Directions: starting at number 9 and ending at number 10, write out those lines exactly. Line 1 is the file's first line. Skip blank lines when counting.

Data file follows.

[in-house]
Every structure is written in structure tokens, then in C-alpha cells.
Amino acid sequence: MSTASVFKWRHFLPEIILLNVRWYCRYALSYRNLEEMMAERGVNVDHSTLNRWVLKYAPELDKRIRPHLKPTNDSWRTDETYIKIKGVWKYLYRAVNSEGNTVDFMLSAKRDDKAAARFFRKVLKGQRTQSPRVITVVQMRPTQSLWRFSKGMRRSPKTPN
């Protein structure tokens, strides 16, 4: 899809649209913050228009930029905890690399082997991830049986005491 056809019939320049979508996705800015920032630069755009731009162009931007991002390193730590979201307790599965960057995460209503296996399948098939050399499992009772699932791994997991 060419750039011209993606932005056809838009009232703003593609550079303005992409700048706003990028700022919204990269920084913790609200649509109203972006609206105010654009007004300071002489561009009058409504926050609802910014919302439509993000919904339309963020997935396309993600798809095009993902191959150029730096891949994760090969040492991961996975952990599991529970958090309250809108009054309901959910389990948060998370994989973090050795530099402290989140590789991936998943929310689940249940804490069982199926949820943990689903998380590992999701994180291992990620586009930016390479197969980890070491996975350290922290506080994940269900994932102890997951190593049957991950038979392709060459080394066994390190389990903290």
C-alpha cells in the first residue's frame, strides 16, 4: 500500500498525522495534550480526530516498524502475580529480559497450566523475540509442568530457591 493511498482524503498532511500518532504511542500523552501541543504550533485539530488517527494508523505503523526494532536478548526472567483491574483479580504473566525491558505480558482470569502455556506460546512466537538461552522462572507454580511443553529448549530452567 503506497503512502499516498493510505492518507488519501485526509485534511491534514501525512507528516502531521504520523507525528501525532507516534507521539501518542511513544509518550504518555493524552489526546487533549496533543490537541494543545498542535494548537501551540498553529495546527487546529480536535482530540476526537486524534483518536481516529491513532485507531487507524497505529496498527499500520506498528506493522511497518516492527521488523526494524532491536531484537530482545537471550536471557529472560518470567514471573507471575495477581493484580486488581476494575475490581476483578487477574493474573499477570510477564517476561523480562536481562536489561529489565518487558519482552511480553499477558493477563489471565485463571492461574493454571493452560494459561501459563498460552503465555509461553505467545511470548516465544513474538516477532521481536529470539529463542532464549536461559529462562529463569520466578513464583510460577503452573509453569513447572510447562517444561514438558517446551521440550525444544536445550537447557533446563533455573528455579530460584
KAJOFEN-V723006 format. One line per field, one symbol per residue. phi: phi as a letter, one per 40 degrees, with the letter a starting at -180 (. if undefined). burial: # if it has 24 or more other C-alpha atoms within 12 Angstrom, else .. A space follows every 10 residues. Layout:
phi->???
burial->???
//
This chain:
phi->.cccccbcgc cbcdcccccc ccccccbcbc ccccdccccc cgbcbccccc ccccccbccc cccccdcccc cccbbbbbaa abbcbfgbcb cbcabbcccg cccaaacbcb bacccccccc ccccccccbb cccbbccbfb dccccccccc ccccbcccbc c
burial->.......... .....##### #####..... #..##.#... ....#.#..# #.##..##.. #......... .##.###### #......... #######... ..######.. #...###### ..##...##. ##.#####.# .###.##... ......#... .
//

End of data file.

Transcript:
//
This chain: